I think this is a question that everyone asks themselves at some point in time, “Should I buy a new car or a used car?” In this post I will break down the pros & cons of both to let you decide.
That New Car Smell
There is something about a new car that appeals to us. The fact that it has never been owned, that it is the latest and greatest, that it has a manufacturers warranty, and let’s not forget that “New Car Smell.” While this is all true, I don’t think it is enough to make someone buy one. The truth be told, a new car loses 10-15% in value each year and up to 70% of its value by the 5th year. To test this, I went to Craigslist.com and typed in a 2005 Chevy Tahoe and found that there was one for sale for $13,500. Then I went to Autotrader.com and typed in a 2010 Chevy Tahoe and the cheapest one I could find was $41,000. This is a $27,500 depreciation in 5 years which comes out to about 67%!
The Truth Shall Set You Free
Now, you might be thinking, ‘That is great to know but what about all of the repairs that you will have to do on a used car?’ Well, I am glad you asked. Let’s say you paid cash for the 2005 Tahoe. If you were to own the vehicle for another 5 years, it would have to cost you more than $5,500 per year in repairs to be in a worse position then buying it new ($27,500/5 = $5,500). I don’t know about you but I have NEVER paid $5,500 for repairs, not even over a five-year time frame. So if you intend on purchasing a used car soon, here are 3 things you can do to ensure the lowest repair costs on your used vehicle:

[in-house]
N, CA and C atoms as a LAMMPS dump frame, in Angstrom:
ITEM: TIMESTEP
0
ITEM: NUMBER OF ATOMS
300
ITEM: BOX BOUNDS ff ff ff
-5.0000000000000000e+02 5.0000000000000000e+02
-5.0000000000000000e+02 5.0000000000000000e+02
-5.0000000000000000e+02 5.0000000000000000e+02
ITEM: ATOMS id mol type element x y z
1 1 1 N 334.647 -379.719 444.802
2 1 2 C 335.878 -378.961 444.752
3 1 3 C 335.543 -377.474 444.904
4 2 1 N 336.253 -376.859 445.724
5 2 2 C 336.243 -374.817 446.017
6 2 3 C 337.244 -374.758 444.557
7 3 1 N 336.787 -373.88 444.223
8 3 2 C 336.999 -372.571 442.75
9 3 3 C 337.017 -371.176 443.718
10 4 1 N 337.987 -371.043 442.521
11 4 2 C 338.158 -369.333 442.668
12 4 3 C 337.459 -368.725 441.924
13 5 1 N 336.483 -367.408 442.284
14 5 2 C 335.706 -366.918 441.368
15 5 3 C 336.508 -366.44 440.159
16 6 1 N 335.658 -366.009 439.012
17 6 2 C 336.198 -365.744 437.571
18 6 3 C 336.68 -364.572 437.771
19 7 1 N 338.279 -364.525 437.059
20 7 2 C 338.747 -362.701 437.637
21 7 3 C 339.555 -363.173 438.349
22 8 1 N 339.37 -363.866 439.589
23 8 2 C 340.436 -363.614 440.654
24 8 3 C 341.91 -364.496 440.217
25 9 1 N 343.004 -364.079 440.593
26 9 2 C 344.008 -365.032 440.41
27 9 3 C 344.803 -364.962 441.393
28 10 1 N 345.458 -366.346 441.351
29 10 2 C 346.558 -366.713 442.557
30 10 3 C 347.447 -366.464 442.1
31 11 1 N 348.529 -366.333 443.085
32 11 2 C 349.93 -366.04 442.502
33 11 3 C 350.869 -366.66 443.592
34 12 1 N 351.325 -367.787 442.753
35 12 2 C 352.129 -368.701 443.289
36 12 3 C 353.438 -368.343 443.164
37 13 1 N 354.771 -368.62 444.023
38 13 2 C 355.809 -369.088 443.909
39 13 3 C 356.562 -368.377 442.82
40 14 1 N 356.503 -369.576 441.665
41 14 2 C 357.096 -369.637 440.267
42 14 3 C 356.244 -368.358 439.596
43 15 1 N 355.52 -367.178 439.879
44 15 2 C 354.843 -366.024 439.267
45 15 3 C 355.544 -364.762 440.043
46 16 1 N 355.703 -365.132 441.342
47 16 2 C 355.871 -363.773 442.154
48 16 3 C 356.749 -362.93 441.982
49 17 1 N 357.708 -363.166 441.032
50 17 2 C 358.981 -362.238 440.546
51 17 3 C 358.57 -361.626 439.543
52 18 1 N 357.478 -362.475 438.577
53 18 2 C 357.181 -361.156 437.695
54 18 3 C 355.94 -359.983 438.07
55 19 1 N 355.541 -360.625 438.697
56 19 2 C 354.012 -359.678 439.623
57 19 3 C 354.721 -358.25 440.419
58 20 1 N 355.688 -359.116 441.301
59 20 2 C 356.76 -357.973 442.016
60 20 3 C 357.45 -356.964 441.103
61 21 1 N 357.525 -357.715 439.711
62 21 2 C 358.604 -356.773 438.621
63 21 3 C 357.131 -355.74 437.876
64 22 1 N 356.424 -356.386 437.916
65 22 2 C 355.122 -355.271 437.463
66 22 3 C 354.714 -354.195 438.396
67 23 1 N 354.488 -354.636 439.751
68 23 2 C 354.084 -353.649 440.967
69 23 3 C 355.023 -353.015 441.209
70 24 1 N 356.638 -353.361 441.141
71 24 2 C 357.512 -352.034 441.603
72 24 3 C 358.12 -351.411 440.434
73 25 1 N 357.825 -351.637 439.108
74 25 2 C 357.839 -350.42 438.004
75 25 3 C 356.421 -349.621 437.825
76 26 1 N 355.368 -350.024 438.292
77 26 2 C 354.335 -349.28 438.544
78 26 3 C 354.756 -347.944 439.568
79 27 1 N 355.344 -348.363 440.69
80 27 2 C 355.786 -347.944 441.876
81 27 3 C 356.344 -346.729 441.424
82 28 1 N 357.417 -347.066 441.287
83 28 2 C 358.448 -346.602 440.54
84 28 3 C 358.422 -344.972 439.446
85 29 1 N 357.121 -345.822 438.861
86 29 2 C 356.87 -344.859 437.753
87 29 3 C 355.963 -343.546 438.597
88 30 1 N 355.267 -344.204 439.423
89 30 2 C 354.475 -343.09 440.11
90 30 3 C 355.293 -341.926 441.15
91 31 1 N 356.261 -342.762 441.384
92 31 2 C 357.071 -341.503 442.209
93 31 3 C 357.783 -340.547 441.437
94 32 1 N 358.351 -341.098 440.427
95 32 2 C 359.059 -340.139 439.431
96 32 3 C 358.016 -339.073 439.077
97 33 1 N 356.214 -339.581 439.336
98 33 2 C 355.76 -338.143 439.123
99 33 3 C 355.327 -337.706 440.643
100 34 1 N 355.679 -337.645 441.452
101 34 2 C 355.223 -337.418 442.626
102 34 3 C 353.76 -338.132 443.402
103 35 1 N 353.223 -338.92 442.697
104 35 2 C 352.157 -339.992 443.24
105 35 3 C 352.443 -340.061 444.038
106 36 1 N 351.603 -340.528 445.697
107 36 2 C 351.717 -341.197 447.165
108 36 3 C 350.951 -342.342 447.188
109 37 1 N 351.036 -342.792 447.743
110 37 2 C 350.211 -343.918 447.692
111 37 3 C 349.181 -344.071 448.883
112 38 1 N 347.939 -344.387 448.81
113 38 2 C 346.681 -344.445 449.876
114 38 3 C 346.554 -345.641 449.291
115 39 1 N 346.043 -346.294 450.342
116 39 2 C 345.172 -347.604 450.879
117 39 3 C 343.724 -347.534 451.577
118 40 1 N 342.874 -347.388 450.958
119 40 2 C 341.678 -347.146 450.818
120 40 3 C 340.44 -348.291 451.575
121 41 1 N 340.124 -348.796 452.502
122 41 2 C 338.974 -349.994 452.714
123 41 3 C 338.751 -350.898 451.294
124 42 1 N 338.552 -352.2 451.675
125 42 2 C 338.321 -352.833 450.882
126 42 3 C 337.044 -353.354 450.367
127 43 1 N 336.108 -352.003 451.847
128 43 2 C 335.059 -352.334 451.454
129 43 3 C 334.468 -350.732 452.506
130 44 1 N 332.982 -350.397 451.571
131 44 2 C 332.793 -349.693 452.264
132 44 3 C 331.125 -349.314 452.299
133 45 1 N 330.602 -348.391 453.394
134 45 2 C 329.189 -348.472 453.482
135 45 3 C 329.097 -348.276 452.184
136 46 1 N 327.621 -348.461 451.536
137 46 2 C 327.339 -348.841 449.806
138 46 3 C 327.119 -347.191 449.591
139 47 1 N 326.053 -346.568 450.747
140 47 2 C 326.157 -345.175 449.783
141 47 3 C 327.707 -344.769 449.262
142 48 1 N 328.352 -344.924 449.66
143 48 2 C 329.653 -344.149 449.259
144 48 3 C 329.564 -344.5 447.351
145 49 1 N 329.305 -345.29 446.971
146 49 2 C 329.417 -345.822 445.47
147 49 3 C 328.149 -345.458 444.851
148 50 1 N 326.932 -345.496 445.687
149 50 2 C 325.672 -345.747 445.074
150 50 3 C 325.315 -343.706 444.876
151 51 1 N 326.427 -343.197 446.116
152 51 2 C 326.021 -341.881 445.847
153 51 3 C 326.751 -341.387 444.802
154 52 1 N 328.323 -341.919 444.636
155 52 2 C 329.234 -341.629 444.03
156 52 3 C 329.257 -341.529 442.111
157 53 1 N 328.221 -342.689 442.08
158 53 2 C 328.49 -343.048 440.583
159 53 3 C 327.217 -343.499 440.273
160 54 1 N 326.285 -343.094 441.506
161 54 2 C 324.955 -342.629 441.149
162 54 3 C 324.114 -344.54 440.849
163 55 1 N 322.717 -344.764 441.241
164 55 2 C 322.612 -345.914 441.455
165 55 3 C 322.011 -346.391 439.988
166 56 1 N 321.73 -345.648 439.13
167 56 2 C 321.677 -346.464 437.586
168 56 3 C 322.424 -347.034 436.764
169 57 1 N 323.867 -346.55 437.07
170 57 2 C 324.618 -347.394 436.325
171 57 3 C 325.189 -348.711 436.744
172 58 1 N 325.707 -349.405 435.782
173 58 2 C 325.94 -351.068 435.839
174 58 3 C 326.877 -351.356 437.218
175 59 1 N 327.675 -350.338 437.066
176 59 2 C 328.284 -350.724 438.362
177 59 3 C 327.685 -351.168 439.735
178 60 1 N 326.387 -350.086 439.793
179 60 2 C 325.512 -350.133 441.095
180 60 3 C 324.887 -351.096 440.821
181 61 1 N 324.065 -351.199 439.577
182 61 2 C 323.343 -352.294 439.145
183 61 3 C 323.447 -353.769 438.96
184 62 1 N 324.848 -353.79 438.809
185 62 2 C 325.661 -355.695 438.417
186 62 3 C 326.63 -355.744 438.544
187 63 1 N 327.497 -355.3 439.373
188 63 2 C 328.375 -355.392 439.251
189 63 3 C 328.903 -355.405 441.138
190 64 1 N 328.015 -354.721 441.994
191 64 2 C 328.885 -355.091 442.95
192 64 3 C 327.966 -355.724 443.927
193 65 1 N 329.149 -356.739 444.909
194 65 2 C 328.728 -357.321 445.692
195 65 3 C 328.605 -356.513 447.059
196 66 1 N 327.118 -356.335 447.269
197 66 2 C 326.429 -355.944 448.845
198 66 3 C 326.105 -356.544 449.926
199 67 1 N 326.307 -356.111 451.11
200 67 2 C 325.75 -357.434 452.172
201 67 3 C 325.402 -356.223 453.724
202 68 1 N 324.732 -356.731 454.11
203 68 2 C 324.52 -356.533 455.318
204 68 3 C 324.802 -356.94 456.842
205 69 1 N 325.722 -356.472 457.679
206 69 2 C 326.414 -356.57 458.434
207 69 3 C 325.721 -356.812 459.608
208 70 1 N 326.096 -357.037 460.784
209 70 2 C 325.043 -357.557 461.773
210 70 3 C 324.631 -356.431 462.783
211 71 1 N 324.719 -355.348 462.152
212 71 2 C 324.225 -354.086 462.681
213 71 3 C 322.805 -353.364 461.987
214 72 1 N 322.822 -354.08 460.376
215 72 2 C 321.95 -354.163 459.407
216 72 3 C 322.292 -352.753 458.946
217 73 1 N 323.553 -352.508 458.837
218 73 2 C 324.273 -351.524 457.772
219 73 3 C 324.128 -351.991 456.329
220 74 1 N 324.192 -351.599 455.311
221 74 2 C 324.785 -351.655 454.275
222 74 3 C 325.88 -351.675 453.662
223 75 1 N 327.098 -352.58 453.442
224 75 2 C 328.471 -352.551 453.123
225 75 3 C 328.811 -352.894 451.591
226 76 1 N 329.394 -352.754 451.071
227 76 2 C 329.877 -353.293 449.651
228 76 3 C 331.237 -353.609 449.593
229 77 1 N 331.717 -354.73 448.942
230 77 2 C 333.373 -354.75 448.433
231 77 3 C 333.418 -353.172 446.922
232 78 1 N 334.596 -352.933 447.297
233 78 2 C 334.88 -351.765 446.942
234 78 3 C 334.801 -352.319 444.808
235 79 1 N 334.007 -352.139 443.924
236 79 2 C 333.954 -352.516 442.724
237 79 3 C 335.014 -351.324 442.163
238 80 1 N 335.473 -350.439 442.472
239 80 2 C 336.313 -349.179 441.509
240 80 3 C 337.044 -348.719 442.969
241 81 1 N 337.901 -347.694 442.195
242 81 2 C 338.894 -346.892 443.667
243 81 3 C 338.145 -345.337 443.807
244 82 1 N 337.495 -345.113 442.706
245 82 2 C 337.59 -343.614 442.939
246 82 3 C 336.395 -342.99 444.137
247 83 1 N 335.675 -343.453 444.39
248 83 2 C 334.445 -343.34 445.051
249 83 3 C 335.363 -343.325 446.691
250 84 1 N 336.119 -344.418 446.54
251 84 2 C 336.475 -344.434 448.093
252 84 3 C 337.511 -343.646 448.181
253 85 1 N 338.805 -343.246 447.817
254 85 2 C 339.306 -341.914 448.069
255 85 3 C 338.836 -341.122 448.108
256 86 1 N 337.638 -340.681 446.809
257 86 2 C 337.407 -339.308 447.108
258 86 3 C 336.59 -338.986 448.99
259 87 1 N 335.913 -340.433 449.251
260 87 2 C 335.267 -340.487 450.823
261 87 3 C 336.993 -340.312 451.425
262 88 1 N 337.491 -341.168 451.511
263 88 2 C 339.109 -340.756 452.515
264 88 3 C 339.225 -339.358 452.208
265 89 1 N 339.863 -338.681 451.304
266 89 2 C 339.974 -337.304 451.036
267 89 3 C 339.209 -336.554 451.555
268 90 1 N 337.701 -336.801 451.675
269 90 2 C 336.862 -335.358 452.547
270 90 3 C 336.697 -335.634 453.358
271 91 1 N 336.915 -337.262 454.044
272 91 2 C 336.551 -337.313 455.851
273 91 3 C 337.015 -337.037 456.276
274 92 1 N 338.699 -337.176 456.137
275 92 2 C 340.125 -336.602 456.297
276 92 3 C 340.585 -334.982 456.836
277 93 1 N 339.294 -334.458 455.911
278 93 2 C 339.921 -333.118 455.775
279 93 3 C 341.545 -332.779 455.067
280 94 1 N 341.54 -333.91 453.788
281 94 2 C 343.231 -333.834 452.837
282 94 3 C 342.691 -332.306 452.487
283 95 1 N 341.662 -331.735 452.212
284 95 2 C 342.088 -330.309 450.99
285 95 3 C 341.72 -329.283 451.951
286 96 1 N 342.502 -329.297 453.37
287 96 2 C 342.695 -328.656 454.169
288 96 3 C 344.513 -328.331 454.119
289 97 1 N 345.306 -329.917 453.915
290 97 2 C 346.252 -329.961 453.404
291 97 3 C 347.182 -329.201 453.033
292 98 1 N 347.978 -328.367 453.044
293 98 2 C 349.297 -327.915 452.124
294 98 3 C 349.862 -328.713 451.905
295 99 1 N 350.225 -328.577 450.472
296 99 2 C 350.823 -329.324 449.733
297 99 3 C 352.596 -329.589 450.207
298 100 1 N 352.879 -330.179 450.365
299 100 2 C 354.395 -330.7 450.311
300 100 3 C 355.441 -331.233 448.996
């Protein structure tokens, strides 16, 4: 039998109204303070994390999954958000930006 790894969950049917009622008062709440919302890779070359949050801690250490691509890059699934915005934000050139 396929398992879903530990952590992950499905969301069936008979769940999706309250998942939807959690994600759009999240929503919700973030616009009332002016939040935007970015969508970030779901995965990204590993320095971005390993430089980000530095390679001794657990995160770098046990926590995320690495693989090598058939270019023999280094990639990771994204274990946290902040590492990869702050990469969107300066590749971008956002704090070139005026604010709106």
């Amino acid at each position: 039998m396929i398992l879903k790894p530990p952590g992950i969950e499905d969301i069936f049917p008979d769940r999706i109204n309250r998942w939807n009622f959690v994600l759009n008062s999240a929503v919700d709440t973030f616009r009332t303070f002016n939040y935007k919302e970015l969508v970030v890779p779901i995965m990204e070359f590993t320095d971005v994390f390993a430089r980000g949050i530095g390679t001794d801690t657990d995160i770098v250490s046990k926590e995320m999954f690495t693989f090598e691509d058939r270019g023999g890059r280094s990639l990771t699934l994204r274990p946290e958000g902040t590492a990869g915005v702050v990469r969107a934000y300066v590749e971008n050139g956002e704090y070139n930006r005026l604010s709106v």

1. Buy from someone who keeps good records
The best thing to do is to buy from someone who has taken good care of their car. Generally speaking, because they took good care of the car, it should have less future repair issues than someone’s car that has been trashed.
2. Make a cash offer that is respectable
Take the car to a mechanic and have them do a diagnostic to see if there is anything that needs to be repaired on the car. If there is, subtract that amount from the asking price and the seller should be willing to accept if they hadn’t already factored that into the price.
3. Buy parts yourself online or at a local parts store
Repair shops generally put mark up on these parts and you can avoid this by just purchasing them yourself. You might be saying, “How do I pay for these repairs when something inevitably happens?” I recommend you have an emergency fund of at least $1,000 to start. That way if something happens, you will have enough to fix most repairs. A fully funded emergency fund should be 3-6 months of your expenses and I will talk about that in my next post.